Tweet me at: @kourhei
Facebook me at: Kourtney Heintz
Amazon Author Page
Kourtney, thanks for commenting on Carrie Rubin’s blog post about my novel Entrapped. Win or lose the giveaway, you’re a winner to me 🙂
Aw thanks so much Barbara! It sounds like a terrific read. Even if I don’t win a copy, I’ll still pick one up. 🙂
Hi Kourtney, I just left a comment on my About page. Dummy me, missed your award nomination. Thanks so much.
Call me dummy, LOL 🙂
No worries, Rich. I should have sent an email around. I just mentioned it on the blog. You are very welcome. Looking forward to your post. 🙂 And I’d never call you a dummy, especially since it was me who didn’t properly notify you! 🙂
Please take my comment as “tongue in cheek,” though at times I do feel like a ‘dope,’ 🙂
Of course! But I should have posted a note to your blog to let you know. *Head desk* It slipped my mind. 🙂 And you are the least “dopiest” person I know. 🙂
Kourtney, just have to tell you how much I enjoyed your book “Six Trains”, I found you through my daughter, KlynWurth. Of course our entire family loves Kelly’s book but I sincerely want to thank you for your interest in her work, your Q&A with her was wonderful, waiting for your next novel as well as hers. Beverly
Thanks so much Beverly! K. Lyn is one of the most talented writers I’ve met. I am in awe of her abilities. She’s also incredibly sweet and kind–you must be so proud of her! Her book is a masterpiece. I am so glad we met and became blog buddies. She is a fantastic writer–I am really lucky to share the author journey with her. I can’t stop raving about her book. Thank you so much–I can’t wait to read hers too!
All I can say is “BINGO!” with your new book, Girl Who Ignored Ghosts.
Totally thrilling: book and reception!
Aw thank you! The release week was crazy. People seem to really like this book. That’s incredibly validating. 🙂
Hi, found my way here from Kate’s blog at 4am writer. Look forward to following and reading Girl Who Ignored Ghosts.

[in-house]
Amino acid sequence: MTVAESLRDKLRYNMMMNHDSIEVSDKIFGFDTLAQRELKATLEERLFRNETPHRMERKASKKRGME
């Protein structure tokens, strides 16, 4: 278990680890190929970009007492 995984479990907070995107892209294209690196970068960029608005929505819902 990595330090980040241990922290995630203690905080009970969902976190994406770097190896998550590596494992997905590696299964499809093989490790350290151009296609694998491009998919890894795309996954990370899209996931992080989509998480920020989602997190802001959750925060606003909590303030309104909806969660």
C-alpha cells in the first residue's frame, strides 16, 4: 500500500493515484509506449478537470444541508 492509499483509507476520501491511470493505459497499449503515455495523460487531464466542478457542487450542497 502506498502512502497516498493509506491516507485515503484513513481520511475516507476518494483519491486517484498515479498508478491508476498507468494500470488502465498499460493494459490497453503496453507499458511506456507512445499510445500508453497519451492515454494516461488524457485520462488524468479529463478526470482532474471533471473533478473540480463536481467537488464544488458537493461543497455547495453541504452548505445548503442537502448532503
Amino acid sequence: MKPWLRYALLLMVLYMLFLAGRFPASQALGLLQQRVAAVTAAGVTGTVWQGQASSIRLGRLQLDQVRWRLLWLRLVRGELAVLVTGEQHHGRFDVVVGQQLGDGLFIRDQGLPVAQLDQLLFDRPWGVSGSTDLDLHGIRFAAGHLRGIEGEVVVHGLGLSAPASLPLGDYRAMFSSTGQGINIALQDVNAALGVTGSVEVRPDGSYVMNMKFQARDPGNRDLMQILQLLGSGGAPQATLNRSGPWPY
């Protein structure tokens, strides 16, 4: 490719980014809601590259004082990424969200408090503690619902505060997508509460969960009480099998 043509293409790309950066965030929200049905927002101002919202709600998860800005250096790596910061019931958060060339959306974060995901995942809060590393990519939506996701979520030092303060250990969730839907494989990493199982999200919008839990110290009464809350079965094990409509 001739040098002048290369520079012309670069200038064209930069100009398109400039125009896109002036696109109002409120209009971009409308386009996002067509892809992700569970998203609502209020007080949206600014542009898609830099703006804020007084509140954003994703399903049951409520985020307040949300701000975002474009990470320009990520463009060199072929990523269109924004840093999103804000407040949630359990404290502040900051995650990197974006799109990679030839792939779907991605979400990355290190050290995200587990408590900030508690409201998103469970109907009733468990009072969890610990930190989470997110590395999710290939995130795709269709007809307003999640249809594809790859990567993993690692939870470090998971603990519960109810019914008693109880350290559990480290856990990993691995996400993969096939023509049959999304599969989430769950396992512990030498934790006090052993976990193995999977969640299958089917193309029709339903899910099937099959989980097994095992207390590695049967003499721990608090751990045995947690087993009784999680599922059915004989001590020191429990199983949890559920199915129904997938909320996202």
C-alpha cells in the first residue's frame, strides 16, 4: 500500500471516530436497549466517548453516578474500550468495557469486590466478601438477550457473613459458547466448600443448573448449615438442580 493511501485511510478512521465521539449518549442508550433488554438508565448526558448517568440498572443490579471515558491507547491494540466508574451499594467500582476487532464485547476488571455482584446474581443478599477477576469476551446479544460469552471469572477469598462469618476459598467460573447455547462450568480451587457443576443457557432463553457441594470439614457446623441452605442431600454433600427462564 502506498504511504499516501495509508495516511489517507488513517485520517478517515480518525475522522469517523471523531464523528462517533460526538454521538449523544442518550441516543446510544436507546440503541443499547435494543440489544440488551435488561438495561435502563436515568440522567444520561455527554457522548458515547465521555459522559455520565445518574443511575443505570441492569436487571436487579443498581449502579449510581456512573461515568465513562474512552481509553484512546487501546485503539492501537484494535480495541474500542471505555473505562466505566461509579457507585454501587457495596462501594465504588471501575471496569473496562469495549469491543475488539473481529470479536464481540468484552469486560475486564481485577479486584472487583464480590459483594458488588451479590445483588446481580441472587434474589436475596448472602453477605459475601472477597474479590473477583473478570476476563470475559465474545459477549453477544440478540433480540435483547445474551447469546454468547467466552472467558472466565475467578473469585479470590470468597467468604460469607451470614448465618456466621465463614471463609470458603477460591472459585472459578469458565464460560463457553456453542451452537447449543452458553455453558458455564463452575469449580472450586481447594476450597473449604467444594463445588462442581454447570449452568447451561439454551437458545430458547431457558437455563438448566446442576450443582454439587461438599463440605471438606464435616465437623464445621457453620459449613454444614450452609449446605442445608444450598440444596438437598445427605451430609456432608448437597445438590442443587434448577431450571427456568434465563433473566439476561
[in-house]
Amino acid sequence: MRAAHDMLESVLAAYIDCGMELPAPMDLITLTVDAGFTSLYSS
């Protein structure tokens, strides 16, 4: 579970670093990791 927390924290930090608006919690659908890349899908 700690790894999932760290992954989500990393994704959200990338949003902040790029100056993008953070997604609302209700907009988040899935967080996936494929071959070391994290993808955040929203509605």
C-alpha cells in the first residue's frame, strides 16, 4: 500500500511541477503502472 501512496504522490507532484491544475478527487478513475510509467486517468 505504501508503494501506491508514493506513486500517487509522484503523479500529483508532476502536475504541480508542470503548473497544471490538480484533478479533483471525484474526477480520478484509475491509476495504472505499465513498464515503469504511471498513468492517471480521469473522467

Hi Darren! Thanks so much for making your way over. 🙂 Kate’s awesome. Hope you enjoy the book. It’s been years in the making. 🙂
Enjoyed hearing you at MWA panel. Wanted to ask about your audio book.
1) Glad you did it? Have you sold any/many?
2) Were you the narrator?
3) Is it hard to do? Any tips?
I’m a self-published mystery writer, too. I have sold close to 1,500 copies of my first book, mainly where it’s set in Chautauqua, NY. I’ve sold much fewer of my other 2 books. I liked your tip about selling at crafts fairs. I’m going to try it. I sell most after speaking or teaching in Chautauqua — to the women’s club, Jewish center, day camp, etc. Feel free to answer this off your blog — just by email — if you prefer. Thanks,
Hi Deb. Thanks for letting me know!
1) Definitely. I learned so much about the process and also created another format for my book to be available to readers. I have sold some. I also promote the paperback and kindle much more so that’s where my sales tend to be.
2) No. You need a professional recording studio to do a good audiobook and I don’t have access to that without paying for it. I used ACX. I did a casting call for narrators and also listened to samples and asked a few narrators to audition. One of the ones I requested blew me away.
3) It’s a time investment and a trust investment. She did a sample reading so I had an idea of how she would voice the main characters, but I had to trust her to bring all the other ones to life too. I opted to do the royalty split which means the narrator and I split the royalties 50/50 and I do not pay her anything for her work upfront. A good narrator can run you $2000-$3000 easily.
Make sure you set clear deadlines for both of you. Talk about expectations up front. Understand that a narrator has to be given artistic license in voicing the characters and you can’t micromanage them. Unless you are paying oodles of money to them and make it clear up front that you want to micromanage them.
Congrats–those are great sales. It’s really hard to do that. That’s a great marketing technique–doing the speaking gig and then selling the book.
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